An intimate look at the life and loves of Carson McCullers (1917-1967)."To tell another person's story," Shapland observes in her deft, graceful literary debut, "a writer must make that person some version of herself, must find a way to inhabit her." The author knew little about McCullers before she became an intern at the Harry Ransom Center, a repository for writers' and artists' archives at the University of Texas. Responding to a scholar's request, she discovered eight letters from Swiss writer and photographer Annemarie Schwarzenbach to McCullers that struck Shapland immediately as "intimate, suggestive" love letters. For Shapland, at the time suffering the end of a "major, slow-burning catastrophe," the letters marked a "turning point." Within a week, she cut her hair short. "Within a year," she writes, "I would be more or less comfortably calling myself a lesbian for the first time." The letters inspired further research, focused especially on McCullers' sexuality, about which Shapland found intriguing evidence in transcripts of her taped therapy sessions with Dr. Mary Mercer, begun when McCullers was 41 and which McCullers described "as an attempt of writing her autobiography." In addition, following the sessions, McCullers wrote letters to Mercer "awash in the joy of self-revelation" and her "love for Dr. Mary." The more Shapland discovered about McCullers, the more convinced she became that McCullers was a lesbian who had been intensely in love with several women. Identifying with McCullers "as a writer, as a queer person, as a chronically ill person," Shapland felt she had special insight into her subject's life. At the same time, looking to McCullers "as a role model," she wondered if she was "reading into her queerness": imposing her own life story, and her own needs, on McCullers, in part to rescue her from "retroactive closeting by peers and biographers." Shapland interweaves candid self-questioning and revealing personal stories with a nuanced portrait of a writer who confessed her loves were "untouchable" and her feelings "inarticulable."A sensitive chronicle of a biographer's search for truth. Copyright Kirkus Reviews, used with permission.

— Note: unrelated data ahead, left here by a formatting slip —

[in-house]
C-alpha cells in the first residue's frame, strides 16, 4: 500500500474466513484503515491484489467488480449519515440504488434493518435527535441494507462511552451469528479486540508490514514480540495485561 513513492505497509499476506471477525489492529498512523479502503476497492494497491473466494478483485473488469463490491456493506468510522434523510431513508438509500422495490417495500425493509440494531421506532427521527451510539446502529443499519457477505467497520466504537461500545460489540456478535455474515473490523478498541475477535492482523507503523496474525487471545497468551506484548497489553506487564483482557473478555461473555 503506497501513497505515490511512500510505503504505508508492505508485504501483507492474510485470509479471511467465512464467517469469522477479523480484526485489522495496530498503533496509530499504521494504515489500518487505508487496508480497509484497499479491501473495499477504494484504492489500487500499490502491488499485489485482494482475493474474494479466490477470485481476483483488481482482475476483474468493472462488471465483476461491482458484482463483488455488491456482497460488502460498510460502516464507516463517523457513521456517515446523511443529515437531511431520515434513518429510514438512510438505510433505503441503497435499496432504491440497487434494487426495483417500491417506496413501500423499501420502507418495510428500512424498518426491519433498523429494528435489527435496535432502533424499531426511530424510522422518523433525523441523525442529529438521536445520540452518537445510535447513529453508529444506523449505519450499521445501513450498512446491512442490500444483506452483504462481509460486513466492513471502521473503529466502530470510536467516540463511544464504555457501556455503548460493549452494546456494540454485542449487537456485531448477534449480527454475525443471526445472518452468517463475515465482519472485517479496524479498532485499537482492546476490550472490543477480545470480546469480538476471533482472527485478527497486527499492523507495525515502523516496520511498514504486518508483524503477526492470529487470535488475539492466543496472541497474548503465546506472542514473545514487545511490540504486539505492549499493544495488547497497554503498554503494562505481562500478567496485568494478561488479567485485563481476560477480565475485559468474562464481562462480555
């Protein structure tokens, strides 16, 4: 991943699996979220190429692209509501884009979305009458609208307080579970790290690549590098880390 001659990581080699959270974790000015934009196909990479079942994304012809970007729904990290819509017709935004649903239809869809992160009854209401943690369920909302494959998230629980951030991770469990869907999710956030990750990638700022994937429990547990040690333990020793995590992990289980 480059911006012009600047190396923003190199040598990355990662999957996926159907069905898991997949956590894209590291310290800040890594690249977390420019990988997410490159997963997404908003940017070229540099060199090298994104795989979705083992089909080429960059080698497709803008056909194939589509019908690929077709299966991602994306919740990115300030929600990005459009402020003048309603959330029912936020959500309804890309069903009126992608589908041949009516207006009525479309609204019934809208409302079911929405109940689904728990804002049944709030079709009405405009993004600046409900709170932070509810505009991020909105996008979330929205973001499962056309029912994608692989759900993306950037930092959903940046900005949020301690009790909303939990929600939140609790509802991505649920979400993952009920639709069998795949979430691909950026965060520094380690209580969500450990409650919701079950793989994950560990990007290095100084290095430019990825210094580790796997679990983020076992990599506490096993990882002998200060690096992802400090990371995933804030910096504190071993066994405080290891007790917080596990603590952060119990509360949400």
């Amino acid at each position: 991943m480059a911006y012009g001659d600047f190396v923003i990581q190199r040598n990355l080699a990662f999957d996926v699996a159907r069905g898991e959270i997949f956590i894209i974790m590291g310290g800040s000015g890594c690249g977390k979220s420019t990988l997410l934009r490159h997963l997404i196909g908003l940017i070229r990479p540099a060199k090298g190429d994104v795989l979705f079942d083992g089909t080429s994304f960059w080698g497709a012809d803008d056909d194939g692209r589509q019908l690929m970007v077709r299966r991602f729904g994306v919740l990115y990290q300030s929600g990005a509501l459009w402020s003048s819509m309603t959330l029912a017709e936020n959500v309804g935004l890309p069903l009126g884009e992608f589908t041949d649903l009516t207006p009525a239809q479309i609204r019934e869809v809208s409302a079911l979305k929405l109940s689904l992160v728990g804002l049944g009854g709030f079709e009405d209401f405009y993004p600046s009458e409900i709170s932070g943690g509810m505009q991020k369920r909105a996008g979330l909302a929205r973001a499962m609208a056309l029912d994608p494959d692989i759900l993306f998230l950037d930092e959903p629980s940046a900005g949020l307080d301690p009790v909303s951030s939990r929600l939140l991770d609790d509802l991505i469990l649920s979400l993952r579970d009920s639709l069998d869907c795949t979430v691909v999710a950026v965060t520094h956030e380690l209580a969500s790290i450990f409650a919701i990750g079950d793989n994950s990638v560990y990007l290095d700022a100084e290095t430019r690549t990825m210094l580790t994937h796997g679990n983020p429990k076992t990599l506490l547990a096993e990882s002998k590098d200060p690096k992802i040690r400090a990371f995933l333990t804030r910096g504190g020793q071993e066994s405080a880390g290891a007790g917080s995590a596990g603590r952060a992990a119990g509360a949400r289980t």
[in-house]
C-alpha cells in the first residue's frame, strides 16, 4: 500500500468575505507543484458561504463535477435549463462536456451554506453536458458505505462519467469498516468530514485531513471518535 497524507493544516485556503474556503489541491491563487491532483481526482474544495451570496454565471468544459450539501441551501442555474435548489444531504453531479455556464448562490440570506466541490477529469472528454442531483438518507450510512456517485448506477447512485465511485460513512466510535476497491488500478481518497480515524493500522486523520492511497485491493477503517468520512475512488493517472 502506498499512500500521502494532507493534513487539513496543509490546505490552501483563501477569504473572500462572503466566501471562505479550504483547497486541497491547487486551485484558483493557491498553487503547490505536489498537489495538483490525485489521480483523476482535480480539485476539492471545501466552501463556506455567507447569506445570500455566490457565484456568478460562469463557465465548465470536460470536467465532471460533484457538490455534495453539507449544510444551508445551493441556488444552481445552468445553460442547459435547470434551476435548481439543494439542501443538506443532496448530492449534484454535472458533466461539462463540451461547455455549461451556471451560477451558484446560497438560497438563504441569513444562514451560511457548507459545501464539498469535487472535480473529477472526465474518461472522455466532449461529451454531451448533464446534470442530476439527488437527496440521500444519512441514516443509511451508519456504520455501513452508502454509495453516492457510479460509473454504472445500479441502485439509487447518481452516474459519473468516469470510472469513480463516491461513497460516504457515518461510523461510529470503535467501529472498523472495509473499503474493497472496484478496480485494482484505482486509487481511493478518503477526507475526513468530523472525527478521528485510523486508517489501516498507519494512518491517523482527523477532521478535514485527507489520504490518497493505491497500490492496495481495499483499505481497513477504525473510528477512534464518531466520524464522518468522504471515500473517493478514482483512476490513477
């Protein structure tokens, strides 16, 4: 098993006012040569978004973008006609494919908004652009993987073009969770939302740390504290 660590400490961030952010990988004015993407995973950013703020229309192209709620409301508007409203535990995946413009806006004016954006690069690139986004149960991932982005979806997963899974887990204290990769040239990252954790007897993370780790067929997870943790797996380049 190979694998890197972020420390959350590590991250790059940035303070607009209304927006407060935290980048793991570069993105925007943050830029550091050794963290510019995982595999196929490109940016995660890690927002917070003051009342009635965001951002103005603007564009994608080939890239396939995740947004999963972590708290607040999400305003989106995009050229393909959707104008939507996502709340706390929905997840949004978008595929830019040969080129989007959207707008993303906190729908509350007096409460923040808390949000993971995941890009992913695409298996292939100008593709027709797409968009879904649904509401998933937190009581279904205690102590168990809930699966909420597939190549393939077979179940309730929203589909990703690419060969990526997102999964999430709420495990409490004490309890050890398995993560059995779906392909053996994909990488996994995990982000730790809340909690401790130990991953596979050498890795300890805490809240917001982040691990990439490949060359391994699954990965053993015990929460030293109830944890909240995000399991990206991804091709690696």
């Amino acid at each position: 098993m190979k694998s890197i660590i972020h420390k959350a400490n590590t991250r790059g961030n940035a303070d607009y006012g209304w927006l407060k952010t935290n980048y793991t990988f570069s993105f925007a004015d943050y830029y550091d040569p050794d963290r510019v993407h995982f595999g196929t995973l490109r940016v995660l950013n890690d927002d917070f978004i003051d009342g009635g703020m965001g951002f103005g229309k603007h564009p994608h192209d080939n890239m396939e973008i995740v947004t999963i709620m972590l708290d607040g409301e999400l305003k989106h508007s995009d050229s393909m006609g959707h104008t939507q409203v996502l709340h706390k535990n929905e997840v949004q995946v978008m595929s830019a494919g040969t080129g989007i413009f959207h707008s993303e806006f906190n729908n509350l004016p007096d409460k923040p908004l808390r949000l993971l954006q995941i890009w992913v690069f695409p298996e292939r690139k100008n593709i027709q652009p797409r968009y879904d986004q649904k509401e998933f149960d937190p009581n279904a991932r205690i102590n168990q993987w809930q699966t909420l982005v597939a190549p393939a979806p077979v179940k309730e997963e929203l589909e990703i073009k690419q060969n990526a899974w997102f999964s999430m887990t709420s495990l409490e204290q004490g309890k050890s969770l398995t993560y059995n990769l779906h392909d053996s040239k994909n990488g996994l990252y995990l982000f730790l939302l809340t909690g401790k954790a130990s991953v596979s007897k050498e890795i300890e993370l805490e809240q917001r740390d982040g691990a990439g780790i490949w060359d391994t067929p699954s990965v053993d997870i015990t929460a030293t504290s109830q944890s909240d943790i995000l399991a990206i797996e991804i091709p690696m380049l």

Copyright (c) Kirkus Reviews, used with permission.
Review by Booklist Review


Review by Publisher's Weekly Review


Review by Library Journal Review


Review by Kirkus Book Review